This week we began work at our final path site in Argyll, at the Harry Lauder memorial.
In 1911, Lauder had become the highest-paid performer in the world, and was the first Scottish artist to sell a million records. He raised vast amounts of money for the war effort during World War I, for which he was subsequently knighted in 1919. He then went into semi-retirement in the mid 1930s, but briefly emerged to entertain troops in World War II. He suffered personal tragedy during the war, when his only son, John, a Captain in the 8th Argyll and Sutherland Highlanders, was killed in action on 28 December 1916 at Pozieres. Harry wrote the song “The End of the Road” in the wake of John’s death and had a monument for his son erected in the private Lauder cemetery in Glenbranter.
Glenbranter is now owned by The Forestry Commission who manage the land. I was actually told that back around the 1920’s, Lauder sold the land (something like 15000 hectares) for £21,000! This project to improve the site has been organised and funded by Friends of Loch Lomond and the Trossachs, looking to make the path more obvious and accessible to reach the memorial, situated just off the main A815 road between Strachur and Dunoon.
We had from Wednesday to Friday to make a start on clearing the existing path of vegetation and ripping out the old wooden box steps and hand rails. We also had 30 tonnes of stone brought in from the local quarry and began to transport it across to the site with the power barrow. We were a smaller team this week so Rory and I began at the start of the path building some anchor bars to reduce the gradient and set in a cross drain to meet the clay culvert pipe running down the embankment.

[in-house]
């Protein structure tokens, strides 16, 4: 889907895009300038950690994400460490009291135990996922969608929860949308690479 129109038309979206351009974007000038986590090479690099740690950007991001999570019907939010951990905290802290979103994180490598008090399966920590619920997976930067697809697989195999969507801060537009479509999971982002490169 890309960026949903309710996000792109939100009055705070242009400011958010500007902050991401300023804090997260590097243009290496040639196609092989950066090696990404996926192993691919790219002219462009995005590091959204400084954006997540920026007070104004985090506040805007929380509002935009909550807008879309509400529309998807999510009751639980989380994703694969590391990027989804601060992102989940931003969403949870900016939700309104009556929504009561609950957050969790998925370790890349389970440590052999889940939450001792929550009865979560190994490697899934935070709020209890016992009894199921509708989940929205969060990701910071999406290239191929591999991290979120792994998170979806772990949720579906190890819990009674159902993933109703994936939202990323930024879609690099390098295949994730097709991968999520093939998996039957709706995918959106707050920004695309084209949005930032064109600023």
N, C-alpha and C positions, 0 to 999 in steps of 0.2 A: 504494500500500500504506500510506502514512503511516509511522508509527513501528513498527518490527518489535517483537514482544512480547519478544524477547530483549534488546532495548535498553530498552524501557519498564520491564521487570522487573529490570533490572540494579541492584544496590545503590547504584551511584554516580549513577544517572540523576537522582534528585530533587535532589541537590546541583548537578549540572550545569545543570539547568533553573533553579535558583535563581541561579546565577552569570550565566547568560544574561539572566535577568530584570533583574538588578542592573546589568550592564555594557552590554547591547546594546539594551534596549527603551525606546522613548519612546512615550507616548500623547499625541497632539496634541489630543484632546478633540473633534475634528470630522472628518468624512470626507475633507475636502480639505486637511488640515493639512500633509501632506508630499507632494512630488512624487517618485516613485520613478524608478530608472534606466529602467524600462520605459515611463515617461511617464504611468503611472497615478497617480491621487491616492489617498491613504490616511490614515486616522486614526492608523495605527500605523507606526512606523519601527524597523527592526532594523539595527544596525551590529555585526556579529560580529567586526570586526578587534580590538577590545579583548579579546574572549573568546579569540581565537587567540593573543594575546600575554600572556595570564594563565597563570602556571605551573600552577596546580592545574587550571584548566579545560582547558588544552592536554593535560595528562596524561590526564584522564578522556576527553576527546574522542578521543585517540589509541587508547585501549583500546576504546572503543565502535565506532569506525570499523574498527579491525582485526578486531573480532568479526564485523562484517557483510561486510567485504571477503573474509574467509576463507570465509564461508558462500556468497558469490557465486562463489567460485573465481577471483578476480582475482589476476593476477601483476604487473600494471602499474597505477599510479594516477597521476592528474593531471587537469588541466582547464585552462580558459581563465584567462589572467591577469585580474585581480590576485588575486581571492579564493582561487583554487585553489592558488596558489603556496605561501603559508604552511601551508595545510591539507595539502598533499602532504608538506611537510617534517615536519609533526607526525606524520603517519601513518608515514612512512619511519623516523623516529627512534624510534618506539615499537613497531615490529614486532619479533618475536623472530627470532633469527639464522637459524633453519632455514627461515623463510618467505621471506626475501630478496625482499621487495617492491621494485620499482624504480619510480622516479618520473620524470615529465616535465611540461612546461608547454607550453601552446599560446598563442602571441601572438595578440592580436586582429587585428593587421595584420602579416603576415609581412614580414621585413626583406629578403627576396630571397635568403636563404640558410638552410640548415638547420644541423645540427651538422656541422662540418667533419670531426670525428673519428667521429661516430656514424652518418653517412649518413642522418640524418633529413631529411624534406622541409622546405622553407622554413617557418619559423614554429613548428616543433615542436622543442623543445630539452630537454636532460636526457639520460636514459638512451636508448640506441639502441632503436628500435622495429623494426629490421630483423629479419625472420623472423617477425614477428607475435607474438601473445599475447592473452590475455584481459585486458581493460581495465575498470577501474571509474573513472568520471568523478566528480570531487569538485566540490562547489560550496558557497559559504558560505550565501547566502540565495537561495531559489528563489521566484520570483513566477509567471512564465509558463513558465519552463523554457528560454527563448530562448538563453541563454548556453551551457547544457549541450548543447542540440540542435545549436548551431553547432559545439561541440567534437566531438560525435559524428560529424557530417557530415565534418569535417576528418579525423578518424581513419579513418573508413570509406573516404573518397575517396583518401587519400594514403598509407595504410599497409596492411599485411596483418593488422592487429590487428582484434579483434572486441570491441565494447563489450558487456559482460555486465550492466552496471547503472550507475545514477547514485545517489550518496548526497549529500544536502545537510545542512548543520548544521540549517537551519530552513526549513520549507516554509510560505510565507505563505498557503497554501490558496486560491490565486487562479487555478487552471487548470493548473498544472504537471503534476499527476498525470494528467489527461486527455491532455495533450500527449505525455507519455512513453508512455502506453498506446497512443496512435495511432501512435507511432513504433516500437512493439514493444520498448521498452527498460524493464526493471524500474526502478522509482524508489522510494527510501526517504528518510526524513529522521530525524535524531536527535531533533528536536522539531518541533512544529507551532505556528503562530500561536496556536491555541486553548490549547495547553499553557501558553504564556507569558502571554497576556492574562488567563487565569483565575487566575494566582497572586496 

We also dug out a drainage ditch above the kissing gate to encourage water flow away from the path and Ryan and Fraser began working on the anchor bars and large section of pitching at the higher section.
We’ve made great progress in three days, and are hoping the sun stays out for the following week. We’re all really enjoying the little sun trap and how pleasant working on a lowland site is!
We also helped Rosie at the start of the week on a volunteer day with West Dumbartonshire Councils New Horizons work group. We were looking at defining an area of the West Highland Way path at Millarochy Bay. It had become slightly unclear where the path route was going so we built two anchor bars, cleared the path line of large boulders and trip hazards, used revetment to build up the path edges and finished with a bit of resurfacing.
It’s been satisfying to be able to complete these kind of tasks in a day which produce really successful results that everyone can feel quite chuffed about.